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Leslie Berestein Rojas
Immigration and Emerging Communities Reporter
Leslie Berestein Rojas is KPCC's Immigration and Emerging Communities Reporter.
An award-winning journalist with several years’ experience reporting on immigration issues, Berestein Rojas most recently covered immigration on the U.S.-Mexico border for the San Diego Union-Tribune. She has retraced the steps of migrants along desert smuggling trails, investigated immigrant detention contractors, and told the stories of families left behind in Mexico’s migrant-sending towns.
A native of Cuba raised in Los Angeles, Leslie has also written for Time, People, the Orange County Register and the Los Angeles Times. She has reported from Mexico, Central America and the Caribbean.
Stories by Leslie Berestein Rojas
The book that has kept me company on a cross-country flight this morning is “Working in the Shadows: A Year of Doing the Jobs (Most) Americans Won’t Do,” by journalist Gabriel Thompson.
Photo by Raiden256/Flickr (Creative Commons)
In the news this morning: Crackdown on visa overstays, NCLR and the Arizona boycott, Rick Perry on immigration, more
Broader security checks to reduce visa overstays - The Associated Press The Obama administration is looking for immigrants in the U.S. who have overstayed the terms of their visas, using a database that "automatically checks multiple national security, immigration and law enforcement databases at the same time.
A recent post explored the extent of mixed-status families in the United States after the arrest and detention of President Obama's immigrant half-uncle, looking at the First Family as yet another family with immigrant roots in which one or more members is undocumented.
Living in Southern California, where Mexican food is a staple, it's hard to imagine there being too many misconceptions about the cuisine that UNESCO last year dubbed an "intangible cultural heritage of humanity.
Last week, Yasmin Nouh joined four other young people on the Patt Morrison Show to talk about growing up Muslim in the decade following the terrorist attacks of September 11, 2001. Here she expands on that interview, sharing her perspective in a first-person essay.
In the news this morning: The post-9/11 border buildup, new visa lottery lawsuit, NCLR calls off its Arizona boycott, more
For U.S.-Mexico border town, September 11 brought high wall - Reuters The post-9/11 buildup of border infrastructure by the U.S. as seen through the small ranching town of Naco, population 6,000, on the Mexican side of the border in the state of Sonora.
A post this morning involved one young Lebanese American woman's experience growing up in Los Angeles following the September 11, 2001 terrorist attacks. In a first-person essay, she described the bullying that she and her sister were subjected to, a relatively common occurrence in the confusing months that followed.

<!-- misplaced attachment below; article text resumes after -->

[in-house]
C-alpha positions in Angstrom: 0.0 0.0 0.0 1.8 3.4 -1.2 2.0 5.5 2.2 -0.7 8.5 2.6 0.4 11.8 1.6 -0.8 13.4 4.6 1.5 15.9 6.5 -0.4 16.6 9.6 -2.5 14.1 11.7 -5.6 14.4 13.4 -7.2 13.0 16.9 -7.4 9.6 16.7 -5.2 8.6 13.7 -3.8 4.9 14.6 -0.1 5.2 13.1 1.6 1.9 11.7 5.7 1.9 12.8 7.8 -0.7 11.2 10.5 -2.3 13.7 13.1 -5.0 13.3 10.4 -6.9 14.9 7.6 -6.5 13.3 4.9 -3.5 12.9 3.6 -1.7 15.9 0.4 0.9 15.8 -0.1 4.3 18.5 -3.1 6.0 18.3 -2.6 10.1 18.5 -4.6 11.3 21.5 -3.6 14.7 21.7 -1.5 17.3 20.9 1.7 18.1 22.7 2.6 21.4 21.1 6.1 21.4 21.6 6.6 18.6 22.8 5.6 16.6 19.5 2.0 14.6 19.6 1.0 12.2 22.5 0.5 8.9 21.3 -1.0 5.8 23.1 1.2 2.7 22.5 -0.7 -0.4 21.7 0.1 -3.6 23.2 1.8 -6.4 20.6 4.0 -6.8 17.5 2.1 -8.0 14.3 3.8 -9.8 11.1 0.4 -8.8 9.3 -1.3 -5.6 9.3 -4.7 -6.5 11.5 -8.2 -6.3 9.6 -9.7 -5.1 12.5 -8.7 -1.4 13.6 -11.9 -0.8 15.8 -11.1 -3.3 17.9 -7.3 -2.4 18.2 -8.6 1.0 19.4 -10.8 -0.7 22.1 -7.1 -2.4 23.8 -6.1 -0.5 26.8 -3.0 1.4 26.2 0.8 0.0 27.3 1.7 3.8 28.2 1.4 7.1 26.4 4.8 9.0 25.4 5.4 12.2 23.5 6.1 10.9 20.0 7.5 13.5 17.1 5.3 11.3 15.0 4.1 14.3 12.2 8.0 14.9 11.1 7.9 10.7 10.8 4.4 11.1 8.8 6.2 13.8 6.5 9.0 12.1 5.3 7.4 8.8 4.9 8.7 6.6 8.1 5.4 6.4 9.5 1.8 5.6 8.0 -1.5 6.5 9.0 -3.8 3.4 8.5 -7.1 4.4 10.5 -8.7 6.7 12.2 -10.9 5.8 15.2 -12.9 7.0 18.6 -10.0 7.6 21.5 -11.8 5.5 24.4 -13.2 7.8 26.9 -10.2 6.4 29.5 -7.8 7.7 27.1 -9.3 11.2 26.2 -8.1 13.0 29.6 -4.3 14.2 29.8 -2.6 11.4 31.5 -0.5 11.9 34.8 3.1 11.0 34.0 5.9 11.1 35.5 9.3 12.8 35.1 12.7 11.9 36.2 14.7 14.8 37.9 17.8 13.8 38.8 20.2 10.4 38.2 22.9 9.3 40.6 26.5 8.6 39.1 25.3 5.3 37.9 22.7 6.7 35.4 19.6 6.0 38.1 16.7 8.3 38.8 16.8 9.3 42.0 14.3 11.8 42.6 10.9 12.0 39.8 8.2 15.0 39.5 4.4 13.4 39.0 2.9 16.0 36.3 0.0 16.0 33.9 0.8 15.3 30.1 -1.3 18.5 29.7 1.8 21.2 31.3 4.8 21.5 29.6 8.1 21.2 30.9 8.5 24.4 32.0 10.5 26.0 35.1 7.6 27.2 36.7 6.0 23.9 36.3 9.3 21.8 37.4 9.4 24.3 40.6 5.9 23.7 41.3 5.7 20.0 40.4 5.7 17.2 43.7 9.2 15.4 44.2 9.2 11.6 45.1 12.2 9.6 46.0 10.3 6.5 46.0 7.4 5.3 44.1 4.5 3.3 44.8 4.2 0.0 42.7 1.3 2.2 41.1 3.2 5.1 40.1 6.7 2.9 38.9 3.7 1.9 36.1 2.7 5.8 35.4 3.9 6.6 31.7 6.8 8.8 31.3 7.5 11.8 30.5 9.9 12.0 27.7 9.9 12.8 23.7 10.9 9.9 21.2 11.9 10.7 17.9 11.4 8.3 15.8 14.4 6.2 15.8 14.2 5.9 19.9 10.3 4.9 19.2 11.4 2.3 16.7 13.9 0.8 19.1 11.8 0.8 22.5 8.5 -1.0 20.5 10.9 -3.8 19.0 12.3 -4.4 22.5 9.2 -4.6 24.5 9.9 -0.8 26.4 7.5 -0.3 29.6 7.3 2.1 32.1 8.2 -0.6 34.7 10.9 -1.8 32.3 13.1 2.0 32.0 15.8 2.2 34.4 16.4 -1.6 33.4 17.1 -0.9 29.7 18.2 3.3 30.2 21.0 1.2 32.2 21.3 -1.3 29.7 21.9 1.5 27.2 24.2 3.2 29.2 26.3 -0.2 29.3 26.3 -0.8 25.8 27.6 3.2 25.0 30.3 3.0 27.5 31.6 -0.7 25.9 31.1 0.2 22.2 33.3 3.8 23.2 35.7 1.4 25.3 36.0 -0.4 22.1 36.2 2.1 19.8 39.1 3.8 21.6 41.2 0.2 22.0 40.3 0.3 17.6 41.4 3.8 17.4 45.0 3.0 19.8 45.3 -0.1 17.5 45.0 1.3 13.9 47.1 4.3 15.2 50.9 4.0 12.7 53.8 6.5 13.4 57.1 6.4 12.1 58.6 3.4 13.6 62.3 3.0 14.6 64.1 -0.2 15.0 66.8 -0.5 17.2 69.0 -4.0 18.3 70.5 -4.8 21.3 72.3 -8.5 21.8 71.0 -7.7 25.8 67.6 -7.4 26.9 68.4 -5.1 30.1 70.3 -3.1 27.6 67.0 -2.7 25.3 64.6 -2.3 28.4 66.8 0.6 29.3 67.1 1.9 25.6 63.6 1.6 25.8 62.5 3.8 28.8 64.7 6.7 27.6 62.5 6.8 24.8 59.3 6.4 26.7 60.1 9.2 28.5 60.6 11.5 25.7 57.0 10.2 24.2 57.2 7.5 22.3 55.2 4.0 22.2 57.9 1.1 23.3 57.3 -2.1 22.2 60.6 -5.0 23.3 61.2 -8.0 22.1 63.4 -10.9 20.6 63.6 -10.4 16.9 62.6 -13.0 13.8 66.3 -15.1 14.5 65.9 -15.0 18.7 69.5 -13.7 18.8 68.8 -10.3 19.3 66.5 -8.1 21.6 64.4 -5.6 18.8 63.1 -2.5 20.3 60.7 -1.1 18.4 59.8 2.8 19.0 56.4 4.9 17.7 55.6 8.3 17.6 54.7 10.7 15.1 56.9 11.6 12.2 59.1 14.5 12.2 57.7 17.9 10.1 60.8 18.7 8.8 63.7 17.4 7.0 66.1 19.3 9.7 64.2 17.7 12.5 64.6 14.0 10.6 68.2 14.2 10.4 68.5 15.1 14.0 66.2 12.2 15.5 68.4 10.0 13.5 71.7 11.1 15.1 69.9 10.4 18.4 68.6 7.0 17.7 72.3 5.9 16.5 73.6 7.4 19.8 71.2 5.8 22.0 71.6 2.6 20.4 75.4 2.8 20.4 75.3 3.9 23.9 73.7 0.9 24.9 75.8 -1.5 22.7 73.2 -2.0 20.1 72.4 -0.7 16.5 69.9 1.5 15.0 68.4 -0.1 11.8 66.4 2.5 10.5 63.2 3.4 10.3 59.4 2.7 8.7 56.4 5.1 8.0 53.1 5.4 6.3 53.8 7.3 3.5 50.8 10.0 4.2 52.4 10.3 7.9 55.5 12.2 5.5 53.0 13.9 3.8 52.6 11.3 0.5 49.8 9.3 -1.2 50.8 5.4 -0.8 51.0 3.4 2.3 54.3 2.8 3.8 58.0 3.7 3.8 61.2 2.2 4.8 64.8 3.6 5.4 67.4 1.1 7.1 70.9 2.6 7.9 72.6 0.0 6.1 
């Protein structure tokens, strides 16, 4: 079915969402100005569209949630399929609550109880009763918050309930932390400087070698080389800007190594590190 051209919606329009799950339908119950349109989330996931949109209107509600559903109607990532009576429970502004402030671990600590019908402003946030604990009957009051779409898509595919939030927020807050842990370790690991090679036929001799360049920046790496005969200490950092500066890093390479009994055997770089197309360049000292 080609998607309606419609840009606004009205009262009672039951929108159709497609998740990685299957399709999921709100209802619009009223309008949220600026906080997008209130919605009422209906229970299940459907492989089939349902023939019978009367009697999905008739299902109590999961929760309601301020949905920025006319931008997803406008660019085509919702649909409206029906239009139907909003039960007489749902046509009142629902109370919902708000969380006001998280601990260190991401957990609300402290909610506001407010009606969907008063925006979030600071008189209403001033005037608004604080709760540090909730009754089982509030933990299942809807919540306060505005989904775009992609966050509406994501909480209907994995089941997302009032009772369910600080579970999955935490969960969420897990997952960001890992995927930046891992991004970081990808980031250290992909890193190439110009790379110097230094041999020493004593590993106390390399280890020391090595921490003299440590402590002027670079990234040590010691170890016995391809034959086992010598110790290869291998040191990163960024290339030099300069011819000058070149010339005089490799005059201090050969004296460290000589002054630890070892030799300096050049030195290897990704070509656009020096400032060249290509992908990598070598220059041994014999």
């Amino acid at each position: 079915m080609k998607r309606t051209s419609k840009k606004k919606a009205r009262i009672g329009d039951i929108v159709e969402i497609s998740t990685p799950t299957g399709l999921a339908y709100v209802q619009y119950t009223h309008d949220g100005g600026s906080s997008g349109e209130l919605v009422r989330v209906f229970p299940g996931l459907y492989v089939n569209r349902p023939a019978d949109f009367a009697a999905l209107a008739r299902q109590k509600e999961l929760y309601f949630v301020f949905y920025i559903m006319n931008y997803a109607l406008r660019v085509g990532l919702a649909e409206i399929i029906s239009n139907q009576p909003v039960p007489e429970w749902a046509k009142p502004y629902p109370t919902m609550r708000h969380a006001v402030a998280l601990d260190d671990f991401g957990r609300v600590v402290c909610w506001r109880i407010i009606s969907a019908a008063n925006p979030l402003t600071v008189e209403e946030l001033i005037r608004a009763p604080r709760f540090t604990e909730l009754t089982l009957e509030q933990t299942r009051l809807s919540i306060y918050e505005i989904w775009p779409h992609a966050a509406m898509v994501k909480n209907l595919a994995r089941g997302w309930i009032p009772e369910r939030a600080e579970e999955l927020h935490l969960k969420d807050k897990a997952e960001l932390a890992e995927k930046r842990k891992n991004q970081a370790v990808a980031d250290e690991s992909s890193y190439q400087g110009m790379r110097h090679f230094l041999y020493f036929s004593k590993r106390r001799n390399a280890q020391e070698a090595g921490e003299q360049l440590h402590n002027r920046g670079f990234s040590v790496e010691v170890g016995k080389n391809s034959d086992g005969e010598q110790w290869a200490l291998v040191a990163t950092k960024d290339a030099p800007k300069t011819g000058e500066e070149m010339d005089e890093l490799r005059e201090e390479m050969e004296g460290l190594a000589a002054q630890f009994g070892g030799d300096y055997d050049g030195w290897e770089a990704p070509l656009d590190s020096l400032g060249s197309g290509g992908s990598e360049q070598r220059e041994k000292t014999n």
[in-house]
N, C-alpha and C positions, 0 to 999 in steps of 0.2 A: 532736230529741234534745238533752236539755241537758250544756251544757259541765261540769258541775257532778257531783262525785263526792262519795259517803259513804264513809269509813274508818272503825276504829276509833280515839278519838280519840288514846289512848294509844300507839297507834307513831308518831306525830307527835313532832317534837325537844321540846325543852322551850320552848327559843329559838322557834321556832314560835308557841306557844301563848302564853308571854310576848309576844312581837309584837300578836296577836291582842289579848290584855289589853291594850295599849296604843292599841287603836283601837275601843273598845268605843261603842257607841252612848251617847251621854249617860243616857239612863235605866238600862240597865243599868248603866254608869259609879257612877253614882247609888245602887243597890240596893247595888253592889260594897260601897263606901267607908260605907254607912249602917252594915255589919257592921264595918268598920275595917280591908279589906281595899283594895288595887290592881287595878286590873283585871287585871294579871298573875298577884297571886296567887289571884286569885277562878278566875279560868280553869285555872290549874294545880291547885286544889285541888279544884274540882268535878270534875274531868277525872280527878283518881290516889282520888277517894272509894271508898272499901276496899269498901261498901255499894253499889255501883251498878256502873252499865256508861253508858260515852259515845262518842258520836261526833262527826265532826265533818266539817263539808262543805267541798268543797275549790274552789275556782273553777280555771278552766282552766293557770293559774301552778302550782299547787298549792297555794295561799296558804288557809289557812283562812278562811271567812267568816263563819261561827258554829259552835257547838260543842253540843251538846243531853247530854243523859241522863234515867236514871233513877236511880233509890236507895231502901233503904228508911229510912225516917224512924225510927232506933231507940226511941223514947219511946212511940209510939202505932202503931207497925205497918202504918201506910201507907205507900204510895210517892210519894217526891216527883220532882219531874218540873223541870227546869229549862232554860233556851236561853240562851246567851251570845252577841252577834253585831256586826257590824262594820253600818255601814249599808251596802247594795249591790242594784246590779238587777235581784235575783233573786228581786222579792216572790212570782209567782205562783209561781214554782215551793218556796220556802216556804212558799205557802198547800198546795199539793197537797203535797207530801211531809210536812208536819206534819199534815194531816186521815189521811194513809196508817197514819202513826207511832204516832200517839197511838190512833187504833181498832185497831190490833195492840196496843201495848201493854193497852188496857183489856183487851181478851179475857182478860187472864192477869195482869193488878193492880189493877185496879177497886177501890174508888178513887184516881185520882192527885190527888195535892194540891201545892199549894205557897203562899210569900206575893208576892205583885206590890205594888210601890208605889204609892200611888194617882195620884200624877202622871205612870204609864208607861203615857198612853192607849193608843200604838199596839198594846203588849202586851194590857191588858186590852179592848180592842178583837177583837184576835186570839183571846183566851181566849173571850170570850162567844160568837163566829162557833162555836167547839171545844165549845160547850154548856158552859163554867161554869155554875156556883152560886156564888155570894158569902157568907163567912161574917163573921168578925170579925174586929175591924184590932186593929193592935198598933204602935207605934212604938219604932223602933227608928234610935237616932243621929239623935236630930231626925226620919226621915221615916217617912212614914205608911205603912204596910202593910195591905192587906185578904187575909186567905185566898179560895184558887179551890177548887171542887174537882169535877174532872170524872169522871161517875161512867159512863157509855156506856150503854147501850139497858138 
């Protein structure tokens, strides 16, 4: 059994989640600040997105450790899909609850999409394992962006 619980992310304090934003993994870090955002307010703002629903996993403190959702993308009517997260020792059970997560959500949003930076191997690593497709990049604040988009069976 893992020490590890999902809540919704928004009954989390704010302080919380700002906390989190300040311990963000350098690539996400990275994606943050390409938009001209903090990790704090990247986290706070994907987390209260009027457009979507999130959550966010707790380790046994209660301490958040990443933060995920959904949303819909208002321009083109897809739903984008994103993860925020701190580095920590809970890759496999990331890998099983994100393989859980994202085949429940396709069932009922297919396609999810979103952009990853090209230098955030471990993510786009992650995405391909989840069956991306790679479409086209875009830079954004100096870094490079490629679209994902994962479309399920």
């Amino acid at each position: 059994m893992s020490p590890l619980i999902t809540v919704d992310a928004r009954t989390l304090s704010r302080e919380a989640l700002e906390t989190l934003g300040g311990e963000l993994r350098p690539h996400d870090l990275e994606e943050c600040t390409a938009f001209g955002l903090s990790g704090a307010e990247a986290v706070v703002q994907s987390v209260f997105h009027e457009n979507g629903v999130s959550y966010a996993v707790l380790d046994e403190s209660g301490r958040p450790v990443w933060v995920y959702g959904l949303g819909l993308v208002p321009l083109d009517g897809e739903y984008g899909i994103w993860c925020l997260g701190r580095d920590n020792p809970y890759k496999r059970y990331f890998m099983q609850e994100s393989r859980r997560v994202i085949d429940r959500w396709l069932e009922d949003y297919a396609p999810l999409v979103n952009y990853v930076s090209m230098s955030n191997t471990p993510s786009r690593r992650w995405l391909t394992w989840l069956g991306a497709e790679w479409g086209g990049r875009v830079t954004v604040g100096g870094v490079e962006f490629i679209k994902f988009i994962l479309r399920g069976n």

Last May, after the announcement that Osama bin Laden had been killed by U.S. forces in Pakistan, I published a short list of some of the most important ways in which the September 11, 2001 terrorist attacks that he masterminded radically altered the immigration landscape.
'They wrote ‘Osama Bin Laden’ on my picture:' An Arab American girl's memories of the 9/11 aftermath
It didn't take long from the time the planes hit the World Trade Center on September 11, 2001 for something ugly to begin occurring in American classrooms. Arab American students, until then perceived as no different from anyone else, were suddenly very different.
In the news this morning: Deportations without due process, Latino Muslims on identity, Obama's uncle is released, more
Many deportees unwittingly waive rights, report says - Los Angeles Times According to a report from the National Immigration Law Center, more than 160,000 immigrants signed what are called stipulated removals, many without understanding the documents and with no legal representation.
In the wake of last night's GOP presidential candidates' debate, The Atlantic posted a video today that seems shocking by present standards of immigration rhetoric.
Not long after the attacks of September 11, 2001 author and New American Media editor Andrew Lam wrote a touching response to a question from a cousin in Vietnam who wrote asking, "Is coming to America still worth the journey?"
In a series of recent posts, we've looked at how immigrant families build wealth and pass it along, making the ascent from have-nots to haves via wise investments such as the purchase of homes, and building on family financial networks that draw in multiple generations.
Billions of dollars poured into counterterrorism efforts, ratcheted-up surveillance and information-gathering "fusion centers" are just a few of the ways in which the terrorist attacks of September 11, 2001 altered the way law enforcement works in the United States.